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wildfires

Wildfire Smoke Pollution Is Worse Than We Thought

Jun 16, 2017

All that black smoke you see floating up from a wildfire — it’s full of small particles that are bad for your lungs and heart.

It turns out, the small particles are a lot worse than researchers previously thought. A new study found there are three times as much pollution in wildfire smoke plumes than predicted from earlier estimates.

Fire Managers Declare Start To Fire Season In Oregon

Jun 7, 2017

The Oregon Department of Forestry says wildfire season has officially begun in four regions of the state.

Mike Shaw is the district forester for ODF’s Central Oregon district. He said this year’s heavy snowpack made for a slightly later-than-usual start to the season.

“As the snowpack melts and recedes to higher elevation, the lower- and mid-elevation ground becomes available to burn, provided we don’t get much spring rain,” Shaw said.

Megafires are the kind of wildland fires that grow beyond 100,000 acres. And they are a growing threat across the American West. That’s why one federal scientist in the Northwest is hitting the road with his research.

It's Raining, But Wildfire Season Is Starting In Washington

Apr 14, 2017

Despite a wet and windy spring, wildfire season officially begins in Washington state Saturday. Oregon’s fire season typically begins next month, depending on weather conditions.

As the season begins, fire officials caution people working in the woods or clearing land to have fire prevention equipment on hand.

Washington’s Department of natural resources responded to small wildfires in two of the state’s northernmost counties this week. But land managers don’t believe the blazes are harbingers of what’s to come just yet. 



Washington Public Lands Commissioner Hilary Franz said 2.7 million acres of state land is in poor health and some of that is at risk of catastrophic wildfire.

The Northwest has had above-average snowpack and rain in many areas this winter. That’s good -- it’s wiped out drought. But all that water has wildland fire managers concerned about the terrain’s greening cheatgrass.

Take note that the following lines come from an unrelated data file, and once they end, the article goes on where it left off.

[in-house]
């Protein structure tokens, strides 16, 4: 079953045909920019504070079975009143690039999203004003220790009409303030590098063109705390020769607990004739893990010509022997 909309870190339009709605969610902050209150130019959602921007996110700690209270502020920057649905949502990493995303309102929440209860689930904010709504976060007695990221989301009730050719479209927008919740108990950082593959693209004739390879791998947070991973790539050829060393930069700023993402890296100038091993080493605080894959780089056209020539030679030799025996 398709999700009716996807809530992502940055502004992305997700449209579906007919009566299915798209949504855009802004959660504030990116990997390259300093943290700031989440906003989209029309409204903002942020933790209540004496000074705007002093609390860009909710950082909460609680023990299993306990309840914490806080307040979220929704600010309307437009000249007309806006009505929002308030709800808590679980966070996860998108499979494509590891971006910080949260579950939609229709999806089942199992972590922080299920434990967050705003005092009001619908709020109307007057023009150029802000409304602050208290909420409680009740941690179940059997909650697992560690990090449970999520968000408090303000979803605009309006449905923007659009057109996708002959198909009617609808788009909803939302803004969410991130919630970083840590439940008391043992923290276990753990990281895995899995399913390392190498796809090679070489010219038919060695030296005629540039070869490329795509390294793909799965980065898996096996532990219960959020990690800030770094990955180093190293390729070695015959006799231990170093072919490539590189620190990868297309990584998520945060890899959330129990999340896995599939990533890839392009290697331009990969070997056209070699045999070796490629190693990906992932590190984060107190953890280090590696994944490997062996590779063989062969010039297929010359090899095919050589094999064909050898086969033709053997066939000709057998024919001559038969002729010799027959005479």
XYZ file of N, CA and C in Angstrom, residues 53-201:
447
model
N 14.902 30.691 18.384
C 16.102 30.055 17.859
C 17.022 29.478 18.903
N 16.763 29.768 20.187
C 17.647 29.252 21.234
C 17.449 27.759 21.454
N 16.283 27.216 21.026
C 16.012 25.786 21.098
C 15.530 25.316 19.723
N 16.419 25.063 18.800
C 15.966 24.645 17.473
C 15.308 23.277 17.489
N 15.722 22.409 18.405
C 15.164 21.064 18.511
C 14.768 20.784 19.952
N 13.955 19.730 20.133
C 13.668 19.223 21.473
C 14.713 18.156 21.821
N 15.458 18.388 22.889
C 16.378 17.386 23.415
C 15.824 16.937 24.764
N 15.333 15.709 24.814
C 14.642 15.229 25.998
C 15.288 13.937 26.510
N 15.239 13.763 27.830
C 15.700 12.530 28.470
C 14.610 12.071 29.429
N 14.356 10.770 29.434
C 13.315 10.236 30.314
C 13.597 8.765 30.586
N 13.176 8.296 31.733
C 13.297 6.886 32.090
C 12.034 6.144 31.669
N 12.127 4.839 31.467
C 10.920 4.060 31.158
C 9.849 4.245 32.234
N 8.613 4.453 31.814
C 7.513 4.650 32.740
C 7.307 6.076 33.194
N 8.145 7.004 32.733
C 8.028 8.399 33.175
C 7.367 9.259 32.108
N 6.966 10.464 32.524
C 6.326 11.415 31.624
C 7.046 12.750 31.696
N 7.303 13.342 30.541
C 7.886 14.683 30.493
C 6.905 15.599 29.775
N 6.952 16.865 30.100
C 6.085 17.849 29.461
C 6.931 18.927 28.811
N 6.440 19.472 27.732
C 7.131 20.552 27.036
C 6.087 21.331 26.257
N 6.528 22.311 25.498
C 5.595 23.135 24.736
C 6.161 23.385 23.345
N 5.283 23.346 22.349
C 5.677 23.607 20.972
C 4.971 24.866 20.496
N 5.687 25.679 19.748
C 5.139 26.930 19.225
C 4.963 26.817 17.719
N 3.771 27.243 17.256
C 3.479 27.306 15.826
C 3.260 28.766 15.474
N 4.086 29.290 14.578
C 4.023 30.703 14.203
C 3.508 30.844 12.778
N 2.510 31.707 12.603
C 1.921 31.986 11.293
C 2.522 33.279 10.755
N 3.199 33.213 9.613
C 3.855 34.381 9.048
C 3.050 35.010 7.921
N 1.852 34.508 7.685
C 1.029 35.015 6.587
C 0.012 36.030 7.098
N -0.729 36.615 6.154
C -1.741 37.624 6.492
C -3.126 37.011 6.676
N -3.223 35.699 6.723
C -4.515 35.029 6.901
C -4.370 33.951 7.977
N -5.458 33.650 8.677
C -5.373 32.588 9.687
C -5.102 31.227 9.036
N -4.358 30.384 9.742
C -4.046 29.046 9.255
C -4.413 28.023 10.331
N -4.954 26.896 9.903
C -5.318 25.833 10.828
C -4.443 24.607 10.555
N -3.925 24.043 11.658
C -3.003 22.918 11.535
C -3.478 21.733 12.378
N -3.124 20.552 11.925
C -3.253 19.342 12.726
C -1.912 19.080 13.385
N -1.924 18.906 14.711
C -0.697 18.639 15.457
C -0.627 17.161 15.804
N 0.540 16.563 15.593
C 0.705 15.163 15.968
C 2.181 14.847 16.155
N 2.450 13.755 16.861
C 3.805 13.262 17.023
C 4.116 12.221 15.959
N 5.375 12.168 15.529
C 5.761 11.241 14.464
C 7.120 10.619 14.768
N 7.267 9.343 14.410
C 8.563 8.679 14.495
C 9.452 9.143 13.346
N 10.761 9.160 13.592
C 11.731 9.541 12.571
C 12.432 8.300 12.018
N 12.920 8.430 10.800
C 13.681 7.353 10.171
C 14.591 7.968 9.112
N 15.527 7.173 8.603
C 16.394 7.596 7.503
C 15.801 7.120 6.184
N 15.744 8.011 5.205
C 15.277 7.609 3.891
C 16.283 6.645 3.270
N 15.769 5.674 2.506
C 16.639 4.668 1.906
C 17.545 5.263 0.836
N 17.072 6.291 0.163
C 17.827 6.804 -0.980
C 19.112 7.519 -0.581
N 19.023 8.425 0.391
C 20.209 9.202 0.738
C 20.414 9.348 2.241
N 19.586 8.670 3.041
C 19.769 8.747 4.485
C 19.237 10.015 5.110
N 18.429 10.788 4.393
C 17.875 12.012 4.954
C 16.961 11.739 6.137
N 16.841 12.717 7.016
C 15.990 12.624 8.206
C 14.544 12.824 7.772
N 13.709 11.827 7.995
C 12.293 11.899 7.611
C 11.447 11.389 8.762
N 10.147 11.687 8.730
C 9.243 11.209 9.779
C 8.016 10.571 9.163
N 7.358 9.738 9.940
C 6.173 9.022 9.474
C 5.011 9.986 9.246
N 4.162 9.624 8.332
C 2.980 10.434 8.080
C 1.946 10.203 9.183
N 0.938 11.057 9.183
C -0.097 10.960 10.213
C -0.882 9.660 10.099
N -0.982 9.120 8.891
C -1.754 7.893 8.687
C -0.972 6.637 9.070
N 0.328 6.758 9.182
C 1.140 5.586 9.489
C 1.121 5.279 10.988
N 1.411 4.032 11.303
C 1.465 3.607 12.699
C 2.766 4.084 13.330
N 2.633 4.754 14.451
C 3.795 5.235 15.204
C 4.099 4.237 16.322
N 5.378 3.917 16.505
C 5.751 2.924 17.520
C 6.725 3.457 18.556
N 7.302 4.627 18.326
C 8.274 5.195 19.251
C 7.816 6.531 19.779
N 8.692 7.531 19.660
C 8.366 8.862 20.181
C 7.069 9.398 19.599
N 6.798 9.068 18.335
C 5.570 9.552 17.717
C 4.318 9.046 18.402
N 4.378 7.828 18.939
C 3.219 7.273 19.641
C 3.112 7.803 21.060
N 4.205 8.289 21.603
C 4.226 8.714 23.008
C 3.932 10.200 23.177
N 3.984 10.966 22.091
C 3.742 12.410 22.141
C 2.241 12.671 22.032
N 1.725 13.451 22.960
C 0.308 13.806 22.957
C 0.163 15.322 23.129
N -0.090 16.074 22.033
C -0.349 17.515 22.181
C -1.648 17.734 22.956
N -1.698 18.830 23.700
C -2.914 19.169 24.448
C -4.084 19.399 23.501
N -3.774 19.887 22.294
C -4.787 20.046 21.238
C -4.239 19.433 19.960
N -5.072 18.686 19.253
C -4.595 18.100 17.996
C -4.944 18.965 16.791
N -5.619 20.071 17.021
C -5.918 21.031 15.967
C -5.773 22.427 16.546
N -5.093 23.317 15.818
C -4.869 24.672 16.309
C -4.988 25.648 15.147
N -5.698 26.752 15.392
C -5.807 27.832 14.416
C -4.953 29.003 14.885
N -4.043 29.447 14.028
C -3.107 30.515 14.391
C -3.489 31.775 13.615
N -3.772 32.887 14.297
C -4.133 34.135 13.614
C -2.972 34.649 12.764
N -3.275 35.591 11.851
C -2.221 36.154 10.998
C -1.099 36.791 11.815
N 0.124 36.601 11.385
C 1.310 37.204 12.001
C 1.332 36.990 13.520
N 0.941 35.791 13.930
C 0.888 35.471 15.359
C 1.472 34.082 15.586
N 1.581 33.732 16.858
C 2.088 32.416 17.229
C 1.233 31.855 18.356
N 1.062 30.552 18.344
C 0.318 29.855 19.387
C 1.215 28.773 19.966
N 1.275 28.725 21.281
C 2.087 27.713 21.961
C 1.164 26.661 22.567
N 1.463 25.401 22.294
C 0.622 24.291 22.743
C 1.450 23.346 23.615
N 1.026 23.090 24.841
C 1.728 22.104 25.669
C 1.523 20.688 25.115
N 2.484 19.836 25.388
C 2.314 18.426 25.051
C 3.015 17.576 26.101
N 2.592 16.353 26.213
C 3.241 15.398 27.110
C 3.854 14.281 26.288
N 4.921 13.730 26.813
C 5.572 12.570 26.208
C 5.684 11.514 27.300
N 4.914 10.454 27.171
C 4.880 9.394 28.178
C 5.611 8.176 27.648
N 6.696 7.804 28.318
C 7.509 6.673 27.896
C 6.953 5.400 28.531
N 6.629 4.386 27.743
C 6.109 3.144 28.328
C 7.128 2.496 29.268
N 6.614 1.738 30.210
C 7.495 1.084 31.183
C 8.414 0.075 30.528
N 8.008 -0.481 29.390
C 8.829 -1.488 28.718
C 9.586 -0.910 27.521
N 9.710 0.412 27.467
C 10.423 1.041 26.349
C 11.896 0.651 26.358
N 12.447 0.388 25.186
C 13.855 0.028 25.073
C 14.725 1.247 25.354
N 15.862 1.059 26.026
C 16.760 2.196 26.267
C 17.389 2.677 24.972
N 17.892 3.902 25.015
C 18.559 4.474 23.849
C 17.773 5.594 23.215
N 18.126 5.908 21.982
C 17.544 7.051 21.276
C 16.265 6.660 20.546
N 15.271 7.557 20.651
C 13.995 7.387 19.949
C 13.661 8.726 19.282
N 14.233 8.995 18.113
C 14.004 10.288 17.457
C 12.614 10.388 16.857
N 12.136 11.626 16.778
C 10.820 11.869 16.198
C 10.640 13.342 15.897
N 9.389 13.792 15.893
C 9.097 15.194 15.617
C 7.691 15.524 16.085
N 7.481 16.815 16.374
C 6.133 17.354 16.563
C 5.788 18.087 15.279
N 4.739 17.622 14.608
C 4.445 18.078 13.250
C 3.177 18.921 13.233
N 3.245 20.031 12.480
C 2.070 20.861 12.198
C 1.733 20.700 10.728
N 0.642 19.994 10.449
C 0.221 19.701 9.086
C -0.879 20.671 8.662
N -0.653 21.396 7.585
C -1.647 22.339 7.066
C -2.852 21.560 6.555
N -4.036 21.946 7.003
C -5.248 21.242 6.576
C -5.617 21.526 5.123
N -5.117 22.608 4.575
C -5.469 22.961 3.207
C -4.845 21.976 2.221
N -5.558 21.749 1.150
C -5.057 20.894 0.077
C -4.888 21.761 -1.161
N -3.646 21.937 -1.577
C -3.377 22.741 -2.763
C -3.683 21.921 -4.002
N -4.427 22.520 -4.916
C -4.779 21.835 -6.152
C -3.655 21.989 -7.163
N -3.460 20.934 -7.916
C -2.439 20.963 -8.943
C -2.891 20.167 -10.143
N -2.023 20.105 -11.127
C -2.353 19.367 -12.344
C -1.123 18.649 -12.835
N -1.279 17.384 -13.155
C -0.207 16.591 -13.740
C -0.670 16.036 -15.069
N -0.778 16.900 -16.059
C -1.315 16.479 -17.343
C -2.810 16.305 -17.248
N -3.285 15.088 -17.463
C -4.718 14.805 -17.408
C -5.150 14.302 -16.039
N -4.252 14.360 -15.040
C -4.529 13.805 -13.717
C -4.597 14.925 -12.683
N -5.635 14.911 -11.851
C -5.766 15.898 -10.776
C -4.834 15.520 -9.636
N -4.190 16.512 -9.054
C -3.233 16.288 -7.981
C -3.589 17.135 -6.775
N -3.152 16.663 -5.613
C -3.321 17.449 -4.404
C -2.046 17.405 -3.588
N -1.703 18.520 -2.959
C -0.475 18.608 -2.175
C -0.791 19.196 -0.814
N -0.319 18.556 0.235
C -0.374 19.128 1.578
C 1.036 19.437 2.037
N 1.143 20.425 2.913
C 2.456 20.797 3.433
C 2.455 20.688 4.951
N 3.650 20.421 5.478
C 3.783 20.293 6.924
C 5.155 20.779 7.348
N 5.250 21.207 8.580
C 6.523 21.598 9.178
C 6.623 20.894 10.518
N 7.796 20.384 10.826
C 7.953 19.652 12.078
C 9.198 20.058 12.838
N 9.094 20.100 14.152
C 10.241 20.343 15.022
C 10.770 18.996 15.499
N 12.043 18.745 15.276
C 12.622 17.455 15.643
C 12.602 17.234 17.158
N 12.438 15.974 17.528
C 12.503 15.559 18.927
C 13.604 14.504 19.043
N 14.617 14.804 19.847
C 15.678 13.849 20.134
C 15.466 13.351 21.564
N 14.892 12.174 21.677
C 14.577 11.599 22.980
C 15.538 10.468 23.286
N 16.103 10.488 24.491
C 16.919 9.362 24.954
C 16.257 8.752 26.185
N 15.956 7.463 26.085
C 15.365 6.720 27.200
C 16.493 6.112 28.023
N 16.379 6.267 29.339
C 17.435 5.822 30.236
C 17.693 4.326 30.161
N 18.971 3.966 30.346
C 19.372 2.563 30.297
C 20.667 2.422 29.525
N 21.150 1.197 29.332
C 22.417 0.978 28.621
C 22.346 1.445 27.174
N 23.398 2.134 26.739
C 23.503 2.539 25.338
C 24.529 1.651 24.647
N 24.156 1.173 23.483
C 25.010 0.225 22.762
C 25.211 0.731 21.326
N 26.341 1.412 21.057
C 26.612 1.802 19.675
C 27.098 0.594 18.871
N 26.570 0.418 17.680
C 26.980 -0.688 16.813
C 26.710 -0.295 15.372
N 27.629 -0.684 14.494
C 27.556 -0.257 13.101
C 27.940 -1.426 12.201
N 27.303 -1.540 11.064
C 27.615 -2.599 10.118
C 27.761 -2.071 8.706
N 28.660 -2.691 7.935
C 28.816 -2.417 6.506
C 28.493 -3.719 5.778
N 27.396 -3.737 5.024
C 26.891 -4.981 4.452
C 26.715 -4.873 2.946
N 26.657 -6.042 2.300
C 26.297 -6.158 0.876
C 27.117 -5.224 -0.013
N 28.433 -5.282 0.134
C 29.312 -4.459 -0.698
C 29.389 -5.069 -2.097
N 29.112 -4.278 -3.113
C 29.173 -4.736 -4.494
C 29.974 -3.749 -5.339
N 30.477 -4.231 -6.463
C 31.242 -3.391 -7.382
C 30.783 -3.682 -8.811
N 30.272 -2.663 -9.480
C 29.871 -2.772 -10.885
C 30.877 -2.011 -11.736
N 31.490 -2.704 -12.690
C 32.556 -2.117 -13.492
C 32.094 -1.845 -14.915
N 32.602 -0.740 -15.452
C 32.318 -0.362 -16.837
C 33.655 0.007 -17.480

Wildfires can start when lightning strikes or when someone fails to put out a campfire. New research shows that people start a lot more fires than lightning does — so much so that people are drastically altering wildfire in America.

Fire ecologist Melissa Forder says about 60 percent of fires in national parks are caused by humans: "intentionally set fires, buildings burning and spreading into the forest, smoking, equipment malfunctions and campfires."

Two juveniles have been arrested and charged with arson for allegedly starting the fire that killed at least 14 people in east Tennessee last month. They might be tried as adults, and authorities say there might be more arrests.

Prosecutors say the two minors started a fire on Nov. 23, according to a statement from the Tennessee Bureau of Investigation.

Some Northwest cities, counties and private developers are going beyond the minimums in the state building codes to reduce wildfire risk. They're banning shingle roofs and requiring fire-resistant siding. They're also making homeowners mind their landscaping.

Firefighters lit off two prescribed fires Thursday in the Okanogan-Wenatchee National Forest in central Washington state. It’s part of a wider $800,000 state pilot project to prevent huge fires like the Carlton Complex two years ago.

Lighter Winds Help Firefighters At 'Old Lady Creek' Fire

Sep 13, 2016

Washington State Patrol Fire Marshall Bill Slosson said weather conditions are favorable Tuesday for battling the ‘Old Lady Creek’ fire — 20 miles east of Goldendale, Washington.

It has burned one home and is threatening approximately 40 others.

“We’ve got five wildland strike teams of engines, which are brush trucks, working this fire today. Along with couple of 20 person hand crews," Slosson said.

"And we just ordered a helicopter from the department of Natural Resources.”

  The Cayuse Mountain Fire has been the second largest in Washington state this summer. The blaze consumed 14 homes and displaced up to 50 people on the Spokane Indian Reservation. But the community is trying to get back to normal life.

In Idaho, a wildfire has burned nearly 250 square miles of forest and is growing quickly. About 157,000 acres are currently on fire in Boise National Forest in the western part of the state, northeast of Boise.